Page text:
The emerging paradigm of generative retrieval re-frames the classic information retrieval problem into a sequence-to-sequence modeling task, forgoing external indices and encoding an entire document corpus within a single Transformer. Although many different approaches have been proposed to improve the effectiveness of generative retrieval, they have only been evaluated on document corpora on the order of 100K in size. We conduct the first empirical study of generative retrieval techniques across various corpus scales, ultimately scaling up to the entire MS MARCO passage ranking task with a corpus of 8.8M passages and evaluating model sizes up to 11B parameters. We uncover several findings about scaling generative retrieval to millions of passages; notably, the central importance of using synthetic queries as document representations during indexing, the ineffectiveness of existing proposed architecture modifications when accounting for compute cost, and the limits of naively scaling model parameters with respect to retrieval performance. While we find that generative retrieval is competitive with state-of-the-art dual encoders on small corpora, scaling to millions of passages remains an important and unsolved challenge. We believe these findings will be valuable for the community to clarify the current state of generative retrieval, highlight the unique challenges, and inspire new research directions.

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Transcending Scaling Laws with 0.1% Extra Compute
Yi Tay | Jason Wei | Hyung Chung | Vinh Tran | David So | Siamak Shakeri | Xavier Garcia | Steven Zheng | Jinfeng Rao | Aakanksha Chowdhery | Denny Zhou | Donald Metzler | Slav Petrov | Neil Houlsby | Quoc Le | Mostafa Dehghani
Proceedings of the 2023 Conference on Empirical Methods in Natural Language Processing

Scaling language models improves performance but comes with significant computational costs. This paper proposes UL2R, a method that substantially improves existing language models and their scaling curves with a relatively tiny amount of extra compute. The key idea is to continue training a state-of-the-art large language model on a few more steps with UL2’s mixture-of-denoiser objective. We show that, with almost negligible extra computational costs and no new sources of data, we are able to substantially improve the scaling properties of large language models on downstream metrics. In this paper, we continue training a baseline language model, PaLM, with ULR2, introducing a new set of models at 8B, 62B, and 540B scale which we call U-PaLM. Impressively, at 540B scale, we show an approximately 2x computational savings rate where U-PaLM achieves the same performance as the final PaLM 540B model at around half its computational budget (i.e., saving ~4.4 million TPUv4 hours). We further show that this improved scaling curve leads to “emergent abilities” on challenging BIG-Bench tasks—for instance, U-PaLM does much better on some tasks or demonstrates better quality at much smaller scale (62B as opposed to 540B). Overall, we show that U-PaLM outperforms PaLM on many few-shot setups, including reasoning tasks with chain-of-thought (e.g., GSM8K), multilingual tasks (MGSM, TydiQA), MMLU and challenging BIG-Bench tasks.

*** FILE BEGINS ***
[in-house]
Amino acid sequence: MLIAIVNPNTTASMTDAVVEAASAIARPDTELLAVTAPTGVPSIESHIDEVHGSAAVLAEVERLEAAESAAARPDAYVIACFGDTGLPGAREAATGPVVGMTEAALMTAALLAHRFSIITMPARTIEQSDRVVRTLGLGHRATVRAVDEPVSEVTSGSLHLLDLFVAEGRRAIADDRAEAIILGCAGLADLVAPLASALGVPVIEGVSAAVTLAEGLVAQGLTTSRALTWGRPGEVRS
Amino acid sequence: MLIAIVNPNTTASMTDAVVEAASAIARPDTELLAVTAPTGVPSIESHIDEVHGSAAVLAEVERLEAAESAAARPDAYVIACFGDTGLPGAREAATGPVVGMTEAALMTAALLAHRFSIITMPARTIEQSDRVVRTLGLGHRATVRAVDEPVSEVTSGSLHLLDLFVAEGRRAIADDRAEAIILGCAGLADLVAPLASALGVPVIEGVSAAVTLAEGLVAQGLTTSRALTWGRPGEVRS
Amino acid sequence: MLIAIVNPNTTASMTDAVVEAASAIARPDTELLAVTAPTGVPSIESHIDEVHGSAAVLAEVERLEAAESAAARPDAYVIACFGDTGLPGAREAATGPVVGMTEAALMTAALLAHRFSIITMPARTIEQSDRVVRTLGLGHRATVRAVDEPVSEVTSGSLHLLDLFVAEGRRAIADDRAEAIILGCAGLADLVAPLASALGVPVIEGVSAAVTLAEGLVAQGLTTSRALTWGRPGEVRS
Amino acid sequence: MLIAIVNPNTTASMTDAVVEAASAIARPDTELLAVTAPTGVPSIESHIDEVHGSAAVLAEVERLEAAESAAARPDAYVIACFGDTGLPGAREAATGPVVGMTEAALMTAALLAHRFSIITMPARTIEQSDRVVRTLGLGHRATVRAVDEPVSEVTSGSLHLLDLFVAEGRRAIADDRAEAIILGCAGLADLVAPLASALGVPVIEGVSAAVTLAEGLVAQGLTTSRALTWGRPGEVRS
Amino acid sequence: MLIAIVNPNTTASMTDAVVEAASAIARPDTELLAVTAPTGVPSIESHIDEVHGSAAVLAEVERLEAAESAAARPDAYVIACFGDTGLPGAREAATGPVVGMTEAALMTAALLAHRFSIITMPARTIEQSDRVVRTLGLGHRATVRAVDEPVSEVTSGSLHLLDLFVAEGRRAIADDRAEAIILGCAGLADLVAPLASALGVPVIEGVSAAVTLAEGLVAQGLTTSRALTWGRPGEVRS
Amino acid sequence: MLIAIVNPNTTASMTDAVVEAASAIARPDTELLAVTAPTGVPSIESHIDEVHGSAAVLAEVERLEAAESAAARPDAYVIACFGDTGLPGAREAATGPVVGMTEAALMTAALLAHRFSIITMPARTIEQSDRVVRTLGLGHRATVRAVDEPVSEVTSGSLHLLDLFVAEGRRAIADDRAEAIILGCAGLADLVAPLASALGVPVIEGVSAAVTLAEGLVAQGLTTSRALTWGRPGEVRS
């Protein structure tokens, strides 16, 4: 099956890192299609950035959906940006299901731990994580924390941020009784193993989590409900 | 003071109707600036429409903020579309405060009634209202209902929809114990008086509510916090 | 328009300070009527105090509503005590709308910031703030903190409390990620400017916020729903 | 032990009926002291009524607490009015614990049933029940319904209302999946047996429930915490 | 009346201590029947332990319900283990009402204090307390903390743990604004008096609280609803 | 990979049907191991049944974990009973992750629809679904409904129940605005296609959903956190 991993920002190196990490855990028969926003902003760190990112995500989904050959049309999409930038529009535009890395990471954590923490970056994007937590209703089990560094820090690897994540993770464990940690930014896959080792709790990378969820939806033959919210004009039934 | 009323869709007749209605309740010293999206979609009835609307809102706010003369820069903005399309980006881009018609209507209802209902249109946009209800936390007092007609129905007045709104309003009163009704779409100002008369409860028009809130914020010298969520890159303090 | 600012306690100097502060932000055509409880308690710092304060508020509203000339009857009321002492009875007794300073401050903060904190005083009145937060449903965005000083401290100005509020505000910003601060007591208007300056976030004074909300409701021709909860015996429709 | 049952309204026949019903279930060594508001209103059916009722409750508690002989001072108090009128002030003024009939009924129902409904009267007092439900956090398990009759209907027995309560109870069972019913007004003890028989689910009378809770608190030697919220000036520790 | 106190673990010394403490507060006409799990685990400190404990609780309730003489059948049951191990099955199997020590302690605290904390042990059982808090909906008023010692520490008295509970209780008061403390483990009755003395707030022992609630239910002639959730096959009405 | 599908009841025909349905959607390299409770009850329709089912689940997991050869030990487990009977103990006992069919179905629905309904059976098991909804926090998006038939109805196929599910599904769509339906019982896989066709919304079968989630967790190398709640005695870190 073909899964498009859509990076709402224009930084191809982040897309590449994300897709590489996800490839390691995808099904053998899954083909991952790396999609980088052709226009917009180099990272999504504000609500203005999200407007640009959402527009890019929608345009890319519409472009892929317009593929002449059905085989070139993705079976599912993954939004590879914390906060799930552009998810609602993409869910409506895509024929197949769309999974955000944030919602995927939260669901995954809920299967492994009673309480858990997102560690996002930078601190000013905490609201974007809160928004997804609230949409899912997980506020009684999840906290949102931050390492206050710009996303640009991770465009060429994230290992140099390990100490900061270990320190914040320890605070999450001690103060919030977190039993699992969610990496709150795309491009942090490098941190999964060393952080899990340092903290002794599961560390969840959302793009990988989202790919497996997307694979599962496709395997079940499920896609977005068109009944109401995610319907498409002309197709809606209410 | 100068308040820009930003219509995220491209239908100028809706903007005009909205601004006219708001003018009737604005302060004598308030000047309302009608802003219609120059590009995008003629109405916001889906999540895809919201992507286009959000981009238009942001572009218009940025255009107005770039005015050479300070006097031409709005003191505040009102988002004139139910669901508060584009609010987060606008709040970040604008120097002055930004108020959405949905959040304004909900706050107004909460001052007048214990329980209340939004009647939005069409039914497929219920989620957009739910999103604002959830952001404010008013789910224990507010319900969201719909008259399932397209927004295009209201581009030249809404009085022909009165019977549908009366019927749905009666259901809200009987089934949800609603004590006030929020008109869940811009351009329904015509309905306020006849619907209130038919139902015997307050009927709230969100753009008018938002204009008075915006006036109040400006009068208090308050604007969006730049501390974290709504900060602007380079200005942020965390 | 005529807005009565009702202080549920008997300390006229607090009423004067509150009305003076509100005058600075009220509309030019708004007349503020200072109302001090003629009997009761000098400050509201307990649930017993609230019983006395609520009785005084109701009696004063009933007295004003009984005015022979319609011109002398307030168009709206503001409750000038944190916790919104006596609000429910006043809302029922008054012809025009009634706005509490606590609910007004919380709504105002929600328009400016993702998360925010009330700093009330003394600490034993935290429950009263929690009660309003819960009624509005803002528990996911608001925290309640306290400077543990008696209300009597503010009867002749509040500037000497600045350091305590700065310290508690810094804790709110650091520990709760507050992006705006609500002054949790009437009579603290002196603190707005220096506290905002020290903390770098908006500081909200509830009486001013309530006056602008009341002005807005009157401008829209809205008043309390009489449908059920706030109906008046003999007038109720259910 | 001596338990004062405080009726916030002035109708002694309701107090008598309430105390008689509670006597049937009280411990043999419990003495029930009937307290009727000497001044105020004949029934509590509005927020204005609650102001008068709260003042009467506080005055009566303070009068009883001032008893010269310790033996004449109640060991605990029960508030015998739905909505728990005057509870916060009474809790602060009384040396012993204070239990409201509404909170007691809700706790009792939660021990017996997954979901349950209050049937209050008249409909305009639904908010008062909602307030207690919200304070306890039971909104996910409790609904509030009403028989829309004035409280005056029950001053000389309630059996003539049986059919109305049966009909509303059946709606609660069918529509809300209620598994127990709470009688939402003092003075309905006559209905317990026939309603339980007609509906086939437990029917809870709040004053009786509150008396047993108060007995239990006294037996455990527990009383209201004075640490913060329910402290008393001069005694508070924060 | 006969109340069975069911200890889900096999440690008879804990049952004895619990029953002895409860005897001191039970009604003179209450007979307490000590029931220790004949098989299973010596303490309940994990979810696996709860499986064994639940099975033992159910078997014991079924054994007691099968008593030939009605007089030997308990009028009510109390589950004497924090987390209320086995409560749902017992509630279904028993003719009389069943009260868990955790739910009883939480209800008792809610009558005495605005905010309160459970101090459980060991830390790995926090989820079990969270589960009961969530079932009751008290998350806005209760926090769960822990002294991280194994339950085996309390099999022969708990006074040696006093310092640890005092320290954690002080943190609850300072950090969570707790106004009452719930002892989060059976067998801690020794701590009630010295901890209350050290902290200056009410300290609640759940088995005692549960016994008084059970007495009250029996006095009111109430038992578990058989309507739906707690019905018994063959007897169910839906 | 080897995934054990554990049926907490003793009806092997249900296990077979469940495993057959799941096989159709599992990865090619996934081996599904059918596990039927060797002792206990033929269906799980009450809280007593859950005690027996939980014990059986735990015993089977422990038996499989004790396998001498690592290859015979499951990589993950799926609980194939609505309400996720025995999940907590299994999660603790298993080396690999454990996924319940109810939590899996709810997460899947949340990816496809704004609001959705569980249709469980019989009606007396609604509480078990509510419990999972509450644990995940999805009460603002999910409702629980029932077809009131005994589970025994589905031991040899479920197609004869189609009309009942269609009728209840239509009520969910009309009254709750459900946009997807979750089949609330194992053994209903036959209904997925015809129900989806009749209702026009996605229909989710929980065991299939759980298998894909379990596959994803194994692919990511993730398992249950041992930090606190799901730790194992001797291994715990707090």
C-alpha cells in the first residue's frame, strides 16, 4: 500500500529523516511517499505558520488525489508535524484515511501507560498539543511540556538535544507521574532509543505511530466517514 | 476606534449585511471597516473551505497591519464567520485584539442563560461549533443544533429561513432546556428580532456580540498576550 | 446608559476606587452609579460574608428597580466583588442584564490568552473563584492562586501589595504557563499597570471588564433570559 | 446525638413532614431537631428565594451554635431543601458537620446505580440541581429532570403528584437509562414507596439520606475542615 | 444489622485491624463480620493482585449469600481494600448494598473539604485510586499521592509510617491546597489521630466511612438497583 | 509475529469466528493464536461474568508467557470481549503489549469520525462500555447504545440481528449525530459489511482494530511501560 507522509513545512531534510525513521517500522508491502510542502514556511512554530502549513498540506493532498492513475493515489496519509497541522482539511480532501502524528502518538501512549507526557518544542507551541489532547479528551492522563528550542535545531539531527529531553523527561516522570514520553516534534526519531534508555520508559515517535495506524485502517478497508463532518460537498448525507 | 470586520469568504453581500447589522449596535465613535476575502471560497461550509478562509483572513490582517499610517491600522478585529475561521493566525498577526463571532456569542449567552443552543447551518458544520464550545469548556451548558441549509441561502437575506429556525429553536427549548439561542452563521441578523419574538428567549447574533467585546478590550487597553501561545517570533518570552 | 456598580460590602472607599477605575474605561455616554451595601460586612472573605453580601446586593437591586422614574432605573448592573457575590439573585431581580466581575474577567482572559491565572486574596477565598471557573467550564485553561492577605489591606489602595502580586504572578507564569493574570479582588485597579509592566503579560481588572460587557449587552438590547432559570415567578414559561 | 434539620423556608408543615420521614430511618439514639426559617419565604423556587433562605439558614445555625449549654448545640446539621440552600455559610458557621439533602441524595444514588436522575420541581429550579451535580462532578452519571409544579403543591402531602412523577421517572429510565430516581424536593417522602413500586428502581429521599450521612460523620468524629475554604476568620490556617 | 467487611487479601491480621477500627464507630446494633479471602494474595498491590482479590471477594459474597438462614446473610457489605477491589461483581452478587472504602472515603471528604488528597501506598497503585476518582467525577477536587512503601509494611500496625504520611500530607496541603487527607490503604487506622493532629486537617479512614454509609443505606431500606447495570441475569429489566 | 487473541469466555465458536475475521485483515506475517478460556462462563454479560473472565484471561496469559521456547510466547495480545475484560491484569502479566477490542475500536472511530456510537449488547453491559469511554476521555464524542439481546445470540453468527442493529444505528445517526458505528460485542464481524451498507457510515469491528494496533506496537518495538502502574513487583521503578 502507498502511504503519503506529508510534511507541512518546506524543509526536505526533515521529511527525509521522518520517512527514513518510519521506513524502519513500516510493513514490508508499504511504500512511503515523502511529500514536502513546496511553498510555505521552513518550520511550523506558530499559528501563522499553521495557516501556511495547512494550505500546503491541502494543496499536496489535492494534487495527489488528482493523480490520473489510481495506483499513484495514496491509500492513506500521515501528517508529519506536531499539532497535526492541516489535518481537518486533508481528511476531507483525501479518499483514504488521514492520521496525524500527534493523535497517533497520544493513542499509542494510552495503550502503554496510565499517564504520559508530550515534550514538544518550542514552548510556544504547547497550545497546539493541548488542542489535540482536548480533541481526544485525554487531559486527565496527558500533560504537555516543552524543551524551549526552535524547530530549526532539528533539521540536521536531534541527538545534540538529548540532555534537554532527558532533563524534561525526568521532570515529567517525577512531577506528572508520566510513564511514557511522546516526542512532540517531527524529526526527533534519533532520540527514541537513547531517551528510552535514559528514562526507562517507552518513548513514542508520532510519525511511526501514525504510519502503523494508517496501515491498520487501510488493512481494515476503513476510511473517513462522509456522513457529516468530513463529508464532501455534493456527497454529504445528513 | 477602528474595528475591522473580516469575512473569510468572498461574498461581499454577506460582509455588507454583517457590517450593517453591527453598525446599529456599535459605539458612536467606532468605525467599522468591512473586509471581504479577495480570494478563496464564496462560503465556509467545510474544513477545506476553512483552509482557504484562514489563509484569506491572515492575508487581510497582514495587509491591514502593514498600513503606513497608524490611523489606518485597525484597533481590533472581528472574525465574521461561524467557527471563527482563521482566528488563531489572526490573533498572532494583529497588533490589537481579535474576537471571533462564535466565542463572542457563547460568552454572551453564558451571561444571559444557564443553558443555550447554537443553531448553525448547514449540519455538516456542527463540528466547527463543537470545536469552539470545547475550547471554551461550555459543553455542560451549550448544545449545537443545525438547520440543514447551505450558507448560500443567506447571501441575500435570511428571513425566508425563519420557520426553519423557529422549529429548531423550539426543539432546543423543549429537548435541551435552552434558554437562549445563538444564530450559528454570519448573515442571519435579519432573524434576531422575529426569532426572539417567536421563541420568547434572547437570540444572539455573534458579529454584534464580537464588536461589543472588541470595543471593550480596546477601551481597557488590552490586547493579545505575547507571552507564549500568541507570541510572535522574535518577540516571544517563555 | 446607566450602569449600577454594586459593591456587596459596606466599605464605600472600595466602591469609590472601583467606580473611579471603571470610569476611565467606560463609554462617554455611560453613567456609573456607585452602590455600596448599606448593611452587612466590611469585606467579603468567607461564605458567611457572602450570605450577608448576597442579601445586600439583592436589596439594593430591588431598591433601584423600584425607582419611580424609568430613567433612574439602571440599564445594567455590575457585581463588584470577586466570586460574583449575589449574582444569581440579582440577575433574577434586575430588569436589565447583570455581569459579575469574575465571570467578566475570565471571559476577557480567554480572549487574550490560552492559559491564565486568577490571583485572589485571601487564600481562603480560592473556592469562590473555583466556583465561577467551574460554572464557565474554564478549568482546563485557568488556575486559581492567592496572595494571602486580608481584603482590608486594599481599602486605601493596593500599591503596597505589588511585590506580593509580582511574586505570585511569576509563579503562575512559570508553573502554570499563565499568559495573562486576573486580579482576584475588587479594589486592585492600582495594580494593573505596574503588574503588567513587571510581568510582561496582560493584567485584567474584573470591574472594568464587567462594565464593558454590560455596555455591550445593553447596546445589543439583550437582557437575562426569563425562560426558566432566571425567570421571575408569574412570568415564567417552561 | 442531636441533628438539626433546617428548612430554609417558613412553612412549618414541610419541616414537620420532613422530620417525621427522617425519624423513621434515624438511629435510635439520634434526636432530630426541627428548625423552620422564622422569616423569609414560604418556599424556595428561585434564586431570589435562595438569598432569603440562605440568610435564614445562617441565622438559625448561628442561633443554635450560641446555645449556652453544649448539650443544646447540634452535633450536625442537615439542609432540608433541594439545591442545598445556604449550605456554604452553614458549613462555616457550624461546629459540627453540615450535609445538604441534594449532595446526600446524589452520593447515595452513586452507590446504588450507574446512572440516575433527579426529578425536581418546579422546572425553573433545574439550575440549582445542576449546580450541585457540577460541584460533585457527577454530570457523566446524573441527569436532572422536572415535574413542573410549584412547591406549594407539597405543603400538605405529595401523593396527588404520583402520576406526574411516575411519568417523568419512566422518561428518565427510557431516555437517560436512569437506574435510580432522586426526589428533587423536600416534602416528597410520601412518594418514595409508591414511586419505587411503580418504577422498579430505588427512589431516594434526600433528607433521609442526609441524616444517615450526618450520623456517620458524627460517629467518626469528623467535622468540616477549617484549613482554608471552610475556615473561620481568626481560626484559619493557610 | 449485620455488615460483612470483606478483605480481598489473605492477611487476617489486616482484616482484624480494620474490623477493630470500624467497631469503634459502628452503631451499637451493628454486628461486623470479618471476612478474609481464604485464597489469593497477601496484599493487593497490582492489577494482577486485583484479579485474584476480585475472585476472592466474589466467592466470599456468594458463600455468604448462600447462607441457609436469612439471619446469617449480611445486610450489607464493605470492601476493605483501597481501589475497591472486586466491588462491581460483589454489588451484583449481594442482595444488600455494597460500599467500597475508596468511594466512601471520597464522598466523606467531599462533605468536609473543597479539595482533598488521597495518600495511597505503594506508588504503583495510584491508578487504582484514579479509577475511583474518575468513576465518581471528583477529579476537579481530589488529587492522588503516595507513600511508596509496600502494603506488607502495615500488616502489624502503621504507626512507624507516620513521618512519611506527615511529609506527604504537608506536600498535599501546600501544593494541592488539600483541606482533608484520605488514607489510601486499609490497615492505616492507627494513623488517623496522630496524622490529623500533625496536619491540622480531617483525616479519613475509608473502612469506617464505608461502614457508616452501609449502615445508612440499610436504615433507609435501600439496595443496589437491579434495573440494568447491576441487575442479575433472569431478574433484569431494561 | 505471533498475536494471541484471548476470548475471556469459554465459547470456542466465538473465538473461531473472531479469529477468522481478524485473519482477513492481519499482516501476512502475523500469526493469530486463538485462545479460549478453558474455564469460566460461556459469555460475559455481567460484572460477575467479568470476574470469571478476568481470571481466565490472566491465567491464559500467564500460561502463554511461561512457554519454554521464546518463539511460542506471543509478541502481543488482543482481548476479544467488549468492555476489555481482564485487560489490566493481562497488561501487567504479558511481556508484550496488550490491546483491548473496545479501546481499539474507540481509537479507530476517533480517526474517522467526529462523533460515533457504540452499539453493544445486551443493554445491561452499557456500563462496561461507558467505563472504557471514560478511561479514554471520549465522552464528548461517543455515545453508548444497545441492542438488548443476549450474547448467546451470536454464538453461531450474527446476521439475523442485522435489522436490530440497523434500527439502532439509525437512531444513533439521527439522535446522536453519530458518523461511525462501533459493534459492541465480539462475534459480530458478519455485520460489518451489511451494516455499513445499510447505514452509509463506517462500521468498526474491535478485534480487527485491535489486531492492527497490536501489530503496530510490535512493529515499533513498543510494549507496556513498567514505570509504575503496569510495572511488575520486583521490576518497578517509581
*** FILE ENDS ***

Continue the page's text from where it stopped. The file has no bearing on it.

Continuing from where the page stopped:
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DSI++: Updating Transformer Memory with New Documents
Sanket Mehta | Jai Gupta | Yi Tay | Mostafa Dehghani | Vinh Tran | Jinfeng Rao | Marc Najork | Emma Strubell | Donald Metzler
Proceedings of the 2023 Conference on Empirical Methods in Natural Language Processing

Differentiable Search Indices (DSIs) encode a corpus of documents in the parameters of a model and use the same model to map queries directly to relevant document identifiers. Despite the solid performance of DSI models, successfully deploying them in scenarios where document corpora change with time is an open problem. In this work, we introduce DSI++, a continual learning challenge for DSI with the goal of continuously indexing new documents while being able to answer queries related to both previously and newly indexed documents. Across different model scales and document identifier representations, we show that continual indexing of new documents leads to considerable forgetting of previously indexed documents. We also hypothesize and verify that the model experiences forgetting events during training, leading to unstable learning. To mitigate these issues, we investigate two approaches. The first focuses on modifying the training dynamics. Flatter minima implicitly alleviates forgetting, so we explicitly optimize for flatter loss basins and show that the model stably memorizes more documents (+12%). Next, we introduce a parametric memory to generate pseudo-queries for documents and supplement them during incremental indexing to prevent forgetting for the retrieval task. Extensive experiments on a novel continual indexing benchmark based on Natural Questions demonstrate that our proposed solution mitigates the forgetting in DSI++ by a significant margin and improves the average Hits@10 by +21.1% over competitive baselines.